Cricket: Ireland eyeing further scalps
Ireland are far from satisfied with one shock win over World Cup heavyweights England - and are now setting their sights on another seismic result against tournament favourites India.
Kevin O'Brien's fastest century in the history of the competition, from only 50 balls, flummoxed England in Bangalore last night as Ireland pulled off the highest-ever World Cup run chase.
But not content with that resounding claim to fame, Ireland are hoping to complete a notable double at the M Chinnaswamy Stadium when they take on the might of India in Group B on Sunday.
Cricket Ireland chief executive Warren Deutrom confirmed celebrations continued long into the night at Ireland's team hotel.
But recalling their triumph over Pakistan at the last World Cup in the Caribbean, he made it clear they are targeting at least one more major scalp in the sub-Continent to demonstrate their progress in the intervening four years.
"It was a huge result, and a huger night," Deutrom said as he reflected on the O'Brien-inspired three-wicket win over a hapless England.
More of the same is anticipated too, within Will Porterfield's team.
"It was noticeable the players were not triumphant," added Deutrom.
"The big difference between 2007 and 2011 was that four years ago beating Pakistan felt like winning the World Cup.
"This time there is genuine belief that a result like last night can happen again.
"Chasing 300 on that track in that stadium in a World Cup, we have shown we can do it.
"So why not on Sunday against India? That would be some story."
Ireland have two points on the board, having disappointingly lost their opening match against Bangladesh.
Deutrom said: "They will probably need two more wins to reach the quarter-finals, and that is their target.
"That is the big shift from the last World Cup."
That is not to say Ireland have not celebrated their notable success so far.
"We shouldn't underplay the significance of beating England on the global stage in the World Cup," added Deutrom.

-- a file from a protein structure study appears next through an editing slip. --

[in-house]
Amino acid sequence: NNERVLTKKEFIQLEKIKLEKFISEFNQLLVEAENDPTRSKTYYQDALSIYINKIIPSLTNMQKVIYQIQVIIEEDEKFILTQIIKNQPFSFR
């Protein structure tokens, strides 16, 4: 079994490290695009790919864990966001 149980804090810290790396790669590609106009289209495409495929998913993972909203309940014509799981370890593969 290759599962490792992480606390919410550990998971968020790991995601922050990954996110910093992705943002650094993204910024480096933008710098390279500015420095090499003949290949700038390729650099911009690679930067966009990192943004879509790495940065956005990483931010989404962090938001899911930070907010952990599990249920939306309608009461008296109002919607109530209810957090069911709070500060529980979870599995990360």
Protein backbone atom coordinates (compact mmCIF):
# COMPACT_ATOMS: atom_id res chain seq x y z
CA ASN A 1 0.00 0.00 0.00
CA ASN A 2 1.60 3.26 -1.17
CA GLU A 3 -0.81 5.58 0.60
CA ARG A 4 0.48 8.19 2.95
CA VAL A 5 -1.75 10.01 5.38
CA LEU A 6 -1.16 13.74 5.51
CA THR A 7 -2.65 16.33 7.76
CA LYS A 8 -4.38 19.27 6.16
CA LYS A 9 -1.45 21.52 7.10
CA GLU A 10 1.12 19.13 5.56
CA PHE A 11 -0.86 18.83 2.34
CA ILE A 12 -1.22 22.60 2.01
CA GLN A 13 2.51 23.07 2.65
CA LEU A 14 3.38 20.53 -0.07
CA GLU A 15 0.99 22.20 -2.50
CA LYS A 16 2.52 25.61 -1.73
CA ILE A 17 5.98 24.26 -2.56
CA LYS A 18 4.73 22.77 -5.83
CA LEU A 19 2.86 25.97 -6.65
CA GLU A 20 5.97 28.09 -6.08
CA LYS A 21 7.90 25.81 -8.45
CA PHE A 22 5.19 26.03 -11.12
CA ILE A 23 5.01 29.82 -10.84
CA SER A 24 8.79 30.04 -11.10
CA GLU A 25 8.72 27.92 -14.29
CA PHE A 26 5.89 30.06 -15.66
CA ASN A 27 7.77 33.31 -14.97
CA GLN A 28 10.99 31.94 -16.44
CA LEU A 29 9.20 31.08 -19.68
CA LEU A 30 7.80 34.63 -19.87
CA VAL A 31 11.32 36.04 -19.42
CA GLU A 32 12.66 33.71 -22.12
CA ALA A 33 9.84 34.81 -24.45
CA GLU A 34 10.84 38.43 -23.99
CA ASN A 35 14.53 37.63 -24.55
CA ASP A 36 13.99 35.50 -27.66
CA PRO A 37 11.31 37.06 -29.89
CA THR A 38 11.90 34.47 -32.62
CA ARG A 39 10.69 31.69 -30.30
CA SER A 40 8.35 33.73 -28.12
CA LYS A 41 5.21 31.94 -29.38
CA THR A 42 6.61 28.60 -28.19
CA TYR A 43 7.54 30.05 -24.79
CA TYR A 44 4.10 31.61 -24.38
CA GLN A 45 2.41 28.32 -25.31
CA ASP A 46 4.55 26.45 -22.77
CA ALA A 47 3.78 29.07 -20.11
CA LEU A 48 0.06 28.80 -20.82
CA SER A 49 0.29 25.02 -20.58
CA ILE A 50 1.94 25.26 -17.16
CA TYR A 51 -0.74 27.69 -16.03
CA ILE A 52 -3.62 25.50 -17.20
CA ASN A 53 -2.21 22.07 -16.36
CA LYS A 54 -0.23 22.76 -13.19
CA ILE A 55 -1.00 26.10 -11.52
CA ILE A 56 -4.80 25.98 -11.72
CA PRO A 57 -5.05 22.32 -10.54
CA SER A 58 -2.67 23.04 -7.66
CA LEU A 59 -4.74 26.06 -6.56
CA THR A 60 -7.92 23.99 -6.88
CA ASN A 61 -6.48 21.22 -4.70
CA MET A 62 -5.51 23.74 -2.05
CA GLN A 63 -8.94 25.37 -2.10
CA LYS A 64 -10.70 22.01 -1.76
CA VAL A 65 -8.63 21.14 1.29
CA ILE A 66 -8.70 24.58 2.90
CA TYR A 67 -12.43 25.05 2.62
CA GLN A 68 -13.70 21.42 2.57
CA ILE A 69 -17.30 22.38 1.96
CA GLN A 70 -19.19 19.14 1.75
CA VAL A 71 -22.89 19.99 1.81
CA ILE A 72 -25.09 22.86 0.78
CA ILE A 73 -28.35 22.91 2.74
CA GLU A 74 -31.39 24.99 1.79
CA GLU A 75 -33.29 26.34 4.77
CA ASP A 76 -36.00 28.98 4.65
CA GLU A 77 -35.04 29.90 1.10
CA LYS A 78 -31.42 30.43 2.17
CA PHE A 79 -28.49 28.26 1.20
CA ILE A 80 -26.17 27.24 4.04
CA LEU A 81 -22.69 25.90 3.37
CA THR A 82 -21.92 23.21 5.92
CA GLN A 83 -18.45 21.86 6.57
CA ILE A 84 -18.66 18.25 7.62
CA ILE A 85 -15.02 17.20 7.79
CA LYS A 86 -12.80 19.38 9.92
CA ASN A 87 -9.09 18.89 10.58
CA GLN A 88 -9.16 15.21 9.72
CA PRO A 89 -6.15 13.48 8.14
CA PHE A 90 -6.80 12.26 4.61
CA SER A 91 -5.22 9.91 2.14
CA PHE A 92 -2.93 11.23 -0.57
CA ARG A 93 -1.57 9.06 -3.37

"But in terms of the tournament itself, cricket followers will have seen a team last night that is a genuine contender for the quarter-finals - even the semis.
"We demonstrated that against England, one of the favourites for the tournament - and we proved that anything can happen on the day.
"That was only our second one-day international under lights - the first, incidentally, was against Bangladesh last Friday."
Deutrom identified England's failure to capitalise properly with the bat in the final five overs of their innings - as well, of course, as O'Brien's astounding 50-ball hundred - as the telling factors in Ireland's victory.
"The way that Ireland closed out the game from 111 for five was unbelievably professional," he said.
Ireland know more success is probably required to help convince the International Cricket Council that the proposed reduction of this tournament to 10 teams for its next edition - with associate members such as themselves therefore absent - should be reconsidered.
"Ireland and the associates firmly believe that 10 teams (in the next World Cup) are too few.
"But the decision whether there will be a qualifying tournament is still on the table.
"A World Cup should demonstate not just the quality on display, but the breadth and scope of the world game and the chance of an upset.
"But no one can deny that Ireland have brought quality to this World Cup. To take that possibility away from a World Cup is wrong."